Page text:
The Christmas holiday period is typically a time when everyone overindulges with party food and treats. In the new year that follows parents/carers may well consider getting into a healthy routine for their families, so this is an ideal time to think about the nutrition advice we offer.
We are probably aware that as a nation we should have less free sugars in the foods and drinks we consume but a really important message that often gets overlooked is that we also need to increase our fibre intakes.
In an era of ‘don’ts’, this is a great positive message – it’s something we can advise people to eat more of rather than cut back on.
Why is fibre important?
A diet rich in fibre can help digestion and prevent constipation. Constipation is common in young children especially during potty training, and a lack of eating high-fibre foods like fruit and vegetables can be contributory, as can not drinking enough fluid.
Eating plenty of fibre is associated with a lower risk of heart disease, stroke, type 2 diabetes and bowel cancer in adulthood. This may seem irrelevant to children but it isn’t! We know that food preferences can be shaped from a young age so providing a healthy, varied diet including fibre-rich foods may help children make healthier food choices throughout their life, effectively helping to reduce their risk of certain diet-related diseases in adulthood.
How much fibre can little tummies have?
In the past, it was advised that high-fibre intakes in young children would result in their small tummies getting full too quickly, potentially leading to poor growth and inadequate intakes of some essential nutrients. This concern has however not been well supported by research and with the high rate of childhood obesity, increasing dietary fibre may actually help in the battle against weight gain.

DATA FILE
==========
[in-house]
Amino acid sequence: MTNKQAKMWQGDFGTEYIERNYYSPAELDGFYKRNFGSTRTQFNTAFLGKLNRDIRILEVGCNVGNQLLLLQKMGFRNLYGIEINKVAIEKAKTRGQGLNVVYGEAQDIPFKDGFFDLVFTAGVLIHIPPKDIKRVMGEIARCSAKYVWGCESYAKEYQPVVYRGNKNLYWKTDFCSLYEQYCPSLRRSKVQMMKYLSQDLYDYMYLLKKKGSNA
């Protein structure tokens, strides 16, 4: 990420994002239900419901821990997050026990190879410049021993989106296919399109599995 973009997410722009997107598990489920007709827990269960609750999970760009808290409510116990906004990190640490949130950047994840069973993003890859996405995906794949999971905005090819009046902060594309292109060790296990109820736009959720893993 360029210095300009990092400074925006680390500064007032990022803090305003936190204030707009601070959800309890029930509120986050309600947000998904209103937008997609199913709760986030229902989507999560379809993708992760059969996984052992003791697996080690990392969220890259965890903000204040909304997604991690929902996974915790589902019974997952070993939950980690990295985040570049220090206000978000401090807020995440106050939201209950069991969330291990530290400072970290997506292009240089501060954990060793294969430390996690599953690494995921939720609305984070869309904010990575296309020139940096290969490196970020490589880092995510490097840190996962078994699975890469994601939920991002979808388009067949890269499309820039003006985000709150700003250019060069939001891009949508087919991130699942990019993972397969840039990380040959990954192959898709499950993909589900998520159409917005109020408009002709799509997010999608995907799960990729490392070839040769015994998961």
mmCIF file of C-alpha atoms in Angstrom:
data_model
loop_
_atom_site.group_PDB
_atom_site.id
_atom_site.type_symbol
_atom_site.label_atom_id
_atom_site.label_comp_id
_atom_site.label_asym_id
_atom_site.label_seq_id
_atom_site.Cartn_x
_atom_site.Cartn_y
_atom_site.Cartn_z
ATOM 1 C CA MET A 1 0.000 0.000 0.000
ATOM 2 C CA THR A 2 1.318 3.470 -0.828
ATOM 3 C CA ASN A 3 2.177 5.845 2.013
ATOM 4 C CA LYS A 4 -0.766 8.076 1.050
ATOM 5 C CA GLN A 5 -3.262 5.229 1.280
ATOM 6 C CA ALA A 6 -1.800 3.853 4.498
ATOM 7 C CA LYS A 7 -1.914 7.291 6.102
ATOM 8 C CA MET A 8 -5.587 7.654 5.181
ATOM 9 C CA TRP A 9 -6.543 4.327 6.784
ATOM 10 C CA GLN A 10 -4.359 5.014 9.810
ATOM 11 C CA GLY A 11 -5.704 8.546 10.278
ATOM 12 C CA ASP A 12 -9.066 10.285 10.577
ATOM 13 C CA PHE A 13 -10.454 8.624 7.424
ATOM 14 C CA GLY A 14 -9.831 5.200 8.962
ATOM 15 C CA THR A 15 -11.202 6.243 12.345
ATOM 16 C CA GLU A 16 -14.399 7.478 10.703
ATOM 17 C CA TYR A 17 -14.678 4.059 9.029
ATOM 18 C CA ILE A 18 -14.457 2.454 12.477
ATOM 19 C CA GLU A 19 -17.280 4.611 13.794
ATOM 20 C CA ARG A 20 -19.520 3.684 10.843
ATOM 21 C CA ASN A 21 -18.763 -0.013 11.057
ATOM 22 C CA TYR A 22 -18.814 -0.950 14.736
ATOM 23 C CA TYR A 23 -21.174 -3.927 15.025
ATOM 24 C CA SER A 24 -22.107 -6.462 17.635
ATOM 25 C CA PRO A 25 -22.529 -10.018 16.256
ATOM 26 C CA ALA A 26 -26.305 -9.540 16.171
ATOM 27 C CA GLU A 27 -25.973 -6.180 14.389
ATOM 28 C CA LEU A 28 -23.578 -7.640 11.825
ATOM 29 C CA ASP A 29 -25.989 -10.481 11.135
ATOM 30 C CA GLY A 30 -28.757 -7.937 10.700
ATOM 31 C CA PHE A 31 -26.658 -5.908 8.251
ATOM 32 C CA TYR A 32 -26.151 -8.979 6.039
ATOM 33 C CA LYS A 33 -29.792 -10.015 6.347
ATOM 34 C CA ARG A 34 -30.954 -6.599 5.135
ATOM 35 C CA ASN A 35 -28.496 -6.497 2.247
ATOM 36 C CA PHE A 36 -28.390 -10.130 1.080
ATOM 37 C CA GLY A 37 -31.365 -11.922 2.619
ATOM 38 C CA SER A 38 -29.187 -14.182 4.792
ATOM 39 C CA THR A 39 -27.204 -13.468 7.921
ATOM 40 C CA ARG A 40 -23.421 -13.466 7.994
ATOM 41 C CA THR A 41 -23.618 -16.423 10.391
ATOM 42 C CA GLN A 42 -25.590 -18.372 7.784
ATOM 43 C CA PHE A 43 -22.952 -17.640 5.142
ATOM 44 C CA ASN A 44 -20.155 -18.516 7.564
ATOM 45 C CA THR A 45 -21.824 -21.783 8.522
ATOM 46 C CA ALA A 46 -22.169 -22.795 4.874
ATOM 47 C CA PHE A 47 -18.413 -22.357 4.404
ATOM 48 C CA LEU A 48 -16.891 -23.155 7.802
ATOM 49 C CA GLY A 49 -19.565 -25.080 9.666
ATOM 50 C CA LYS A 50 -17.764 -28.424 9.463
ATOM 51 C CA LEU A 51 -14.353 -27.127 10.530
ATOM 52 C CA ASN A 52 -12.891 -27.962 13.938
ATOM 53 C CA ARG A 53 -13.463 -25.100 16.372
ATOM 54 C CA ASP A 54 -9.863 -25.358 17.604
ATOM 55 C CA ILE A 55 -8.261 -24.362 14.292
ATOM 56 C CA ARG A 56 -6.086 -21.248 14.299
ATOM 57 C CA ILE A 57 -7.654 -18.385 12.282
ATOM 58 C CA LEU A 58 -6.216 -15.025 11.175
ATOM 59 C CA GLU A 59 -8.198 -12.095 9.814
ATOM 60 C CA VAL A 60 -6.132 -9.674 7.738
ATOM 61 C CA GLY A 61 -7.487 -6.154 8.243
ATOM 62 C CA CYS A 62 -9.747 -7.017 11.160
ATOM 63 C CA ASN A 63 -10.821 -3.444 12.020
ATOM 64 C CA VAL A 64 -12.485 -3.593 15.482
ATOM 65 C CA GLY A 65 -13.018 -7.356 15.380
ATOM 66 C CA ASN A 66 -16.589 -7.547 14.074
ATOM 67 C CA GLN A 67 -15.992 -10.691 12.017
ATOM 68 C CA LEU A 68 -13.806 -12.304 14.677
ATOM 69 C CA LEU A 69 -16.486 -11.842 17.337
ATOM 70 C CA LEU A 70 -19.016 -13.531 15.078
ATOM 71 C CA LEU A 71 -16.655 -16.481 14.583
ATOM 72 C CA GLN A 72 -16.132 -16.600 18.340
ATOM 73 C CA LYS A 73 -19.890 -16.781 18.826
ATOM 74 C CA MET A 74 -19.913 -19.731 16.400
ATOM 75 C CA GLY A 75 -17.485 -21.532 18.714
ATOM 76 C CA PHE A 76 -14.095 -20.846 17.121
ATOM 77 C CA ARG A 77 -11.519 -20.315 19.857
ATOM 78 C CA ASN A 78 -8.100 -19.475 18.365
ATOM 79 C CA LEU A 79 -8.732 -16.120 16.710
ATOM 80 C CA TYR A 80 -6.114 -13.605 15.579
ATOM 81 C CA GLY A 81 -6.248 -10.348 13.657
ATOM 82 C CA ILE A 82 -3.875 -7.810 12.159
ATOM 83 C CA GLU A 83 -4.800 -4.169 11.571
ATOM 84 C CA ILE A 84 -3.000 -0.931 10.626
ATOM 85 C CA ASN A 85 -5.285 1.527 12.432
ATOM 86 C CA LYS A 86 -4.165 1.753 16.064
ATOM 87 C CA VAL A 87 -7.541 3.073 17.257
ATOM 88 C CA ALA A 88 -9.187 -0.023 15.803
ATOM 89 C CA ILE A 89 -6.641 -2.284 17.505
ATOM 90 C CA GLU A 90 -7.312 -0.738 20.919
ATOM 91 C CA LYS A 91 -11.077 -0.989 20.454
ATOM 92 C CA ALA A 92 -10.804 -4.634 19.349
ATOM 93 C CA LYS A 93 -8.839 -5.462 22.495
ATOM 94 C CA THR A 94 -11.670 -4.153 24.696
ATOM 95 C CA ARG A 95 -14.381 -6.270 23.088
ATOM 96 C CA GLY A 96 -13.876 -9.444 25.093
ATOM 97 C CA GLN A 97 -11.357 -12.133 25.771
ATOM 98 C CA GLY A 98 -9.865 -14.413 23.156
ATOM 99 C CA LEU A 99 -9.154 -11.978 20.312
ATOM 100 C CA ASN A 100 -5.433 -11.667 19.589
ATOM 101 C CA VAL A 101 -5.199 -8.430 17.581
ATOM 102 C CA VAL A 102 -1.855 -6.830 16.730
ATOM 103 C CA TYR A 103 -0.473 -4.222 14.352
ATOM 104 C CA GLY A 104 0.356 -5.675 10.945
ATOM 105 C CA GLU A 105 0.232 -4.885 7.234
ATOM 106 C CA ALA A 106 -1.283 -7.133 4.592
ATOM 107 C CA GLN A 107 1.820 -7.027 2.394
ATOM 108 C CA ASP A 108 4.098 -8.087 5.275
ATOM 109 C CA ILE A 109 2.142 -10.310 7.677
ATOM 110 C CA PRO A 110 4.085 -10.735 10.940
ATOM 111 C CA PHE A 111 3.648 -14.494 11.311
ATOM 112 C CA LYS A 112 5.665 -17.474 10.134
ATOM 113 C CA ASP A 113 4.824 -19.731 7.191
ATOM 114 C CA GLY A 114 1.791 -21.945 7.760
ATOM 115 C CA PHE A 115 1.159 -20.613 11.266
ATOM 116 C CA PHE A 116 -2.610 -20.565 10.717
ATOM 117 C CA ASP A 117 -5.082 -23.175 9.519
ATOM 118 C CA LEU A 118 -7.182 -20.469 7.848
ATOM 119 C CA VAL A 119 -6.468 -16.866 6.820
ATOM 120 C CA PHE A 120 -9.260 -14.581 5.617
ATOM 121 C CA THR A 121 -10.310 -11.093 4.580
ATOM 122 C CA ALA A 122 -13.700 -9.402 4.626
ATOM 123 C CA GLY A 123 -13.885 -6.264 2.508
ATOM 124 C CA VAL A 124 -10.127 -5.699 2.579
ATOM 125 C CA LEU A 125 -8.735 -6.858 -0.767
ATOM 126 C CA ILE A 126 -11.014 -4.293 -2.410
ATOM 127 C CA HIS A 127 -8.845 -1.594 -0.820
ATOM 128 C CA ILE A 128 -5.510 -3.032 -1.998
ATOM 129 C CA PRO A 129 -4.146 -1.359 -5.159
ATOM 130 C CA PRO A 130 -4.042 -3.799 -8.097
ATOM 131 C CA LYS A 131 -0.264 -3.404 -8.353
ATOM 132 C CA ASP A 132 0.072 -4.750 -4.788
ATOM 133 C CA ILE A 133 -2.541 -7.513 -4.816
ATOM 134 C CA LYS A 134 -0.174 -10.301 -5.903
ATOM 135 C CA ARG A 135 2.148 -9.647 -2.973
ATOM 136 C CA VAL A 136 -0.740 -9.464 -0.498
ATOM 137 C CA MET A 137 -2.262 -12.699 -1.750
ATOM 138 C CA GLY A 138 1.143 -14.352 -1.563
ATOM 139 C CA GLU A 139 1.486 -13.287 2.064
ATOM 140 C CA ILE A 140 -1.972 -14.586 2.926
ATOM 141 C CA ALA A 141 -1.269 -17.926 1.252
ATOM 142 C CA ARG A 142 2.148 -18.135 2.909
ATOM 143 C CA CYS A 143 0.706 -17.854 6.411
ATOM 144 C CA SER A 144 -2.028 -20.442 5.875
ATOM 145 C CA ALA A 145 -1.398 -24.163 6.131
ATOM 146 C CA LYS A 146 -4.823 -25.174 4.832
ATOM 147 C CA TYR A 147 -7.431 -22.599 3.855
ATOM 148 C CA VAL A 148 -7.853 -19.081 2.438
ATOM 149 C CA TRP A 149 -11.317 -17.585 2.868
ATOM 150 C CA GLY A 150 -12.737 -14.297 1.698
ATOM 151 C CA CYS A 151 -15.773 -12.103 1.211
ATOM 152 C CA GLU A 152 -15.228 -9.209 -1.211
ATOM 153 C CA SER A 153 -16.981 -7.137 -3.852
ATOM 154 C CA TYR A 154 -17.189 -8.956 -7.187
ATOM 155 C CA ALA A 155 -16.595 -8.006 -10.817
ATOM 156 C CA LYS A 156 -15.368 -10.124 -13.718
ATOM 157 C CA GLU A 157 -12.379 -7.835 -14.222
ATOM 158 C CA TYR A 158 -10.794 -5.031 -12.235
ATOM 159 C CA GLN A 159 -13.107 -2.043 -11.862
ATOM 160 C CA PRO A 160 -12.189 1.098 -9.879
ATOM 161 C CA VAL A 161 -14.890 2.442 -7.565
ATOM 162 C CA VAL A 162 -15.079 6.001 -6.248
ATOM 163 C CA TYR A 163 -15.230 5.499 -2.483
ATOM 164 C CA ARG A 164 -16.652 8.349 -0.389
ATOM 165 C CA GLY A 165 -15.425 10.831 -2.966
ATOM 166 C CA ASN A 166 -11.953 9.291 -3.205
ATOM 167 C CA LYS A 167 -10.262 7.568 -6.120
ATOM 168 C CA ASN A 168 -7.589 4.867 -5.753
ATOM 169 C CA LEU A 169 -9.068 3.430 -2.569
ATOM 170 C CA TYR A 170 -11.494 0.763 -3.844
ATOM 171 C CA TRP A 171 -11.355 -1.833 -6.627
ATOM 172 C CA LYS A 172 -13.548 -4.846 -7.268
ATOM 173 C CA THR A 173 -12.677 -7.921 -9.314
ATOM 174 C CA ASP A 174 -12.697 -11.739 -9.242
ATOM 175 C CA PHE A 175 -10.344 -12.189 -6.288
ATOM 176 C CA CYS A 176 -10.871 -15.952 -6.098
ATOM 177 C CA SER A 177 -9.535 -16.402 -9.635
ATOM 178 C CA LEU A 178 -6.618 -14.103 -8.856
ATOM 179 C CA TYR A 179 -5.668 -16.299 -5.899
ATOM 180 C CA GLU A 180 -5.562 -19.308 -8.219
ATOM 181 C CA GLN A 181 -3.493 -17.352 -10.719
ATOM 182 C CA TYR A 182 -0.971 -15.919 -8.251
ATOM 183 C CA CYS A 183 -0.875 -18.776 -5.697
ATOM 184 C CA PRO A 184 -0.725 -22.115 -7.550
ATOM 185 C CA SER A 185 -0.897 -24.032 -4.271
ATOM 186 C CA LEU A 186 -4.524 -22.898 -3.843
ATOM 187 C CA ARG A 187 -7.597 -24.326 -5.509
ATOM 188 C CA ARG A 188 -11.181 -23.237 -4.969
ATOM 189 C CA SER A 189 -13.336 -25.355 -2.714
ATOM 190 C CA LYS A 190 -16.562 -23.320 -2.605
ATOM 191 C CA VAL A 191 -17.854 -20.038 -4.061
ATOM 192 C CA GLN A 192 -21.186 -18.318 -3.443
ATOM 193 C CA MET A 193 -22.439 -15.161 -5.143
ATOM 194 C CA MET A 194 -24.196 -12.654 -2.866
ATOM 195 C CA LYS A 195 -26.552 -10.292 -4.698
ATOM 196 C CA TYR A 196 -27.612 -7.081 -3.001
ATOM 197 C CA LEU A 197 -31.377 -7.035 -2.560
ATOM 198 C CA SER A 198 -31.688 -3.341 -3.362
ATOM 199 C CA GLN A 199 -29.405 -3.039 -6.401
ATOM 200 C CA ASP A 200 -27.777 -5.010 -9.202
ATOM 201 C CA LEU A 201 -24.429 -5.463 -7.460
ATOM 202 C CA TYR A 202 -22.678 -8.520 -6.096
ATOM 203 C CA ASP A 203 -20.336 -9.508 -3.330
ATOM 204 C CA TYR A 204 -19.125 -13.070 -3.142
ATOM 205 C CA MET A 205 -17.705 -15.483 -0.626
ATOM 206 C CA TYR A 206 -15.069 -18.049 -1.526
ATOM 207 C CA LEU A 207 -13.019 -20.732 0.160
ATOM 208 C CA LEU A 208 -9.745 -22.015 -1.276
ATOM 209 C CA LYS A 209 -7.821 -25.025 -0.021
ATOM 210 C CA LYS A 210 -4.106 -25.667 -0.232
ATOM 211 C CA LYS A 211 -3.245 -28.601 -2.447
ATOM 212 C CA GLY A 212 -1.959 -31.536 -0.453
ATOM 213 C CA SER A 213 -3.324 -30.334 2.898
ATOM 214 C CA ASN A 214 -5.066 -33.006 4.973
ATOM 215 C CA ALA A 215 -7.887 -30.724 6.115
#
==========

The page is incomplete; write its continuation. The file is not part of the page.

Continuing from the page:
After an in-depth review of the evidence on fibre and health, new government guidelines were published in 20151 and for the first time in the UK recommended fibre intakes were set for children from two years:
- 15g/day (2 to 5-year-olds)
- 20g/day (5 to 11-year-olds)
These are far from being met and, on average, children could do with upping intakes by around 50%.
There are no set recommendations for the under twos. The advice would be not to give them exclusively wholegrain/high-fibre starchy foods, but to gradually increase the amounts in their diet so that they can meet their fibre target at the age of 2 years.
How to increase fibre intakes in young children
It’s not only important to get enough fibre, but we should also encourage fibre from a variety of sources, so parents/carers can:
- Offer wholegrain foods at some meal times and snacks (e.g. wholegrain breakfast cereals and oats [make sure these are not high in sugars], wholemeal bread/pasta, brown rice, rye crackers, plain rice/oatcakes).
- Add beans and pulses to stews, curries and pasta sauces. Don’t forget that baked beans [ones with lower salt and sugar if possible] are cheap and a good fibre provider.
- Provide at least one portion of fruit and/or vegetables with each meal and as snacks. [Note that dried fruit like raisins are best eaten at mealtimes, not as a snack, to reduce the risk of tooth decay].
- Keep skins on potatoes, where possible.
- Use nut butters [not whole nuts for little ones as they are a choking risk] and seeds with snacks.
|Meals and snacks||Sources of fibre||Fibre amount (g)|
Wheat biscuit with milk and fruit
1 small banana (80g)
1 wheat biscuit (20g)
Toast with peanut butter and fruit
½ slice of white bread with ‘added fibre’ (18g)
Peanut butter (10g)
1/4 pear (38g)
Baked potato with beans and cucumber and tomato salad
½ medium potato with skin (90g)
Baked beans (50g)
3 slices of cucumber (18g)
3 cherry tomatoes (45g)
Mid afternoon snack
2 oatcakes with cream cheese and fruit
Chicken and vegetable curry with brown rice
Brown rice (80g)
As you can see the fibre recommendations can be met if fruit and vegetables are included in meals and snacks, as well as some pulses and wholegrain versions of starchy foods. So remember to kick start families’ new years with fibre!
- Public Health England. SACN Carbohydrates and Health Report 2015 gov.uk/government/publications/sacn-carbohydrates-and-health-report